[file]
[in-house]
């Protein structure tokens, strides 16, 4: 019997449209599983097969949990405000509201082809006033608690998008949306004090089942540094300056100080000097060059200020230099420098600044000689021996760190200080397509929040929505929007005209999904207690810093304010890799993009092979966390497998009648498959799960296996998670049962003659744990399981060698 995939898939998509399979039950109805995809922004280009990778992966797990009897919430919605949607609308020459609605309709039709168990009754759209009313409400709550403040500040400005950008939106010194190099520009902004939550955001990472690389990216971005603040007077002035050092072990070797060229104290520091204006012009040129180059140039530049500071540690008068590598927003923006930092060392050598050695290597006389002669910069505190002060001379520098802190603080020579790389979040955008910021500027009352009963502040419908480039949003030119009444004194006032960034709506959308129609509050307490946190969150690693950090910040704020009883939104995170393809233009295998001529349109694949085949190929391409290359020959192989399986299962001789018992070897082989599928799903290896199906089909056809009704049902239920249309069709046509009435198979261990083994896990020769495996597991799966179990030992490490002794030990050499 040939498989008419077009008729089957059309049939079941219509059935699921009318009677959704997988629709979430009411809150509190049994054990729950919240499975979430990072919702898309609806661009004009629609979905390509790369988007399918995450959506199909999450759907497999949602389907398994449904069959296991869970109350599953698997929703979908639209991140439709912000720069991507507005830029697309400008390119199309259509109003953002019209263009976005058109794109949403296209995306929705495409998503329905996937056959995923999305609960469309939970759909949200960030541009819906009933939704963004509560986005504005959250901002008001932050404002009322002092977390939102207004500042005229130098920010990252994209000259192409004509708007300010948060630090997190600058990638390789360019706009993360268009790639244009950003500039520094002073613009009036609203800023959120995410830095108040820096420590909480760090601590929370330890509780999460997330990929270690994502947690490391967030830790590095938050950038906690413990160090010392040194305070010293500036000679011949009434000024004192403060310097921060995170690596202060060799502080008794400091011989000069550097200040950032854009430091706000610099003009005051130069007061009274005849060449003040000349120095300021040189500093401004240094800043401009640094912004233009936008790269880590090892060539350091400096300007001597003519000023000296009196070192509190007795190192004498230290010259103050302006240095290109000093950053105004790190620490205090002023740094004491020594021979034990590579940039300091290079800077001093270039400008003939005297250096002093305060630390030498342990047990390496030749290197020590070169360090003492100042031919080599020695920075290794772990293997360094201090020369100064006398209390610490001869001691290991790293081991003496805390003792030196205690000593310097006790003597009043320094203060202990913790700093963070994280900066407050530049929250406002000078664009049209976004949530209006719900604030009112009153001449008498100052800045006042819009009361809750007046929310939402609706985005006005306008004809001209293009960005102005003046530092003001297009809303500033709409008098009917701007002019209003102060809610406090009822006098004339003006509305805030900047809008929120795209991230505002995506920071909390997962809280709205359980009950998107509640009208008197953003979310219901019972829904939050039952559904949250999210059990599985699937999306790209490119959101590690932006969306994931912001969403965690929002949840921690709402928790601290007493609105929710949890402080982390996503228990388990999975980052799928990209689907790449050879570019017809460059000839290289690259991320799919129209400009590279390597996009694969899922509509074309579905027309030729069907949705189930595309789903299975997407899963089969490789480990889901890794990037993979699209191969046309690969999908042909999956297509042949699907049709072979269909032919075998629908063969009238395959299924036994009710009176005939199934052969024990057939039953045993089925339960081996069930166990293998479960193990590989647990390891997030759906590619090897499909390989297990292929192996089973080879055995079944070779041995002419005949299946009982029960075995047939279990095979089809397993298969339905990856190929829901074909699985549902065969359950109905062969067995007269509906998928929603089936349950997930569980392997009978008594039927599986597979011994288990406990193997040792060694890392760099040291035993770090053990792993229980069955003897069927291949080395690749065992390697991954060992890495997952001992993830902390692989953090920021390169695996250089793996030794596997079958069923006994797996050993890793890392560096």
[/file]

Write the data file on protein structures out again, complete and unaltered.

[in-house]
């Protein structure tokens, strides 16, 4: 019997449209599983097969949990405000509201082809006033608690998008949306004090089942540094300056100080000097060059200020230099420098600044000689021996760190200080397509929040929505929007005209999904207690810093304010890799993009092979966390497998009648498959799960296996998670049962003659744990399981060698 995939898939998509399979039950109805995809922004280009990778992966797990009897919430919605949607609308020459609605309709039709168990009754759209009313409400709550403040500040400005950008939106010194190099520009902004939550955001990472690389990216971005603040007077002035050092072990070797060229104290520091204006012009040129180059140039530049500071540690008068590598927003923006930092060392050598050695290597006389002669910069505190002060001379520098802190603080020579790389979040955008910021500027009352009963502040419908480039949003030119009444004194006032960034709506959308129609509050307490946190969150690693950090910040704020009883939104995170393809233009295998001529349109694949085949190929391409290359020959192989399986299962001789018992070897082989599928799903290896199906089909056809009704049902239920249309069709046509009435198979261990083994896990020769495996597991799966179990030992490490002794030990050499 040939498989008419077009008729089957059309049939079941219509059935699921009318009677959704997988629709979430009411809150509190049994054990729950919240499975979430990072919702898309609806661009004009629609979905390509790369988007399918995450959506199909999450759907497999949602389907398994449904069959296991869970109350599953698997929703979908639209991140439709912000720069991507507005830029697309400008390119199309259509109003953002019209263009976005058109794109949403296209995306929705495409998503329905996937056959995923999305609960469309939970759909949200960030541009819906009933939704963004509560986005504005959250901002008001932050404002009322002092977390939102207004500042005229130098920010990252994209000259192409004509708007300010948060630090997190600058990638390789360019706009993360268009790639244009950003500039520094002073613009009036609203800023959120995410830095108040820096420590909480760090601590929370330890509780999460997330990929270690994502947690490391967030830790590095938050950038906690413990160090010392040194305070010293500036000679011949009434000024004192403060310097921060995170690596202060060799502080008794400091011989000069550097200040950032854009430091706000610099003009005051130069007061009274005849060449003040000349120095300021040189500093401004240094800043401009640094912004233009936008790269880590090892060539350091400096300007001597003519000023000296009196070192509190007795190192004498230290010259103050302006240095290109000093950053105004790190620490205090002023740094004491020594021979034990590579940039300091290079800077001093270039400008003939005297250096002093305060630390030498342990047990390496030749290197020590070169360090003492100042031919080599020695920075290794772990293997360094201090020369100064006398209390610490001869001691290991790293081991003496805390003792030196205690000593310097006790003597009043320094203060202990913790700093963070994280900066407050530049929250406002000078664009049209976004949530209006719900604030009112009153001449008498100052800045006042819009009361809750007046929310939402609706985005006005306008004809001209293009960005102005003046530092003001297009809303500033709409008098009917701007002019209003102060809610406090009822006098004339003006509305805030900047809008929120795209991230505002995506920071909390997962809280709205359980009950998107509640009208008197953003979310219901019972829904939050039952559904949250999210059990599985699937999306790209490119959101590690932006969306994931912001969403965690929002949840921690709402928790601290007493609105929710949890402080982390996503228990388990999975980052799928990209689907790449050879570019017809460059000839290289690259991320799919129209400009590279390597996009694969899922509509074309579905027309030729069907949705189930595309789903299975997407899963089969490789480990889901890794990037993979699209191969046309690969999908042909999956297509042949699907049709072979269909032919075998629908063969009238395959299924036994009710009176005939199934052969024990057939039953045993089925339960081996069930166990293998479960193990590989647990390891997030759906590619090897499909390989297990292929192996089973080879055995079944070779041995002419005949299946009982029960075995047939279990095979089809397993298969339905990856190929829901074909699985549902065969359950109905062969067995007269509906998928929603089936349950997930569980392997009978008594039927599986597979011994288990406990193997040792060694890392760099040291035993770090053990792993229980069955003897069927291949080395690749065992390697991954060992890495997952001992993830902390692989953090920021390169695996250089793996030794596997079958069923006994797996050993890793890392560096």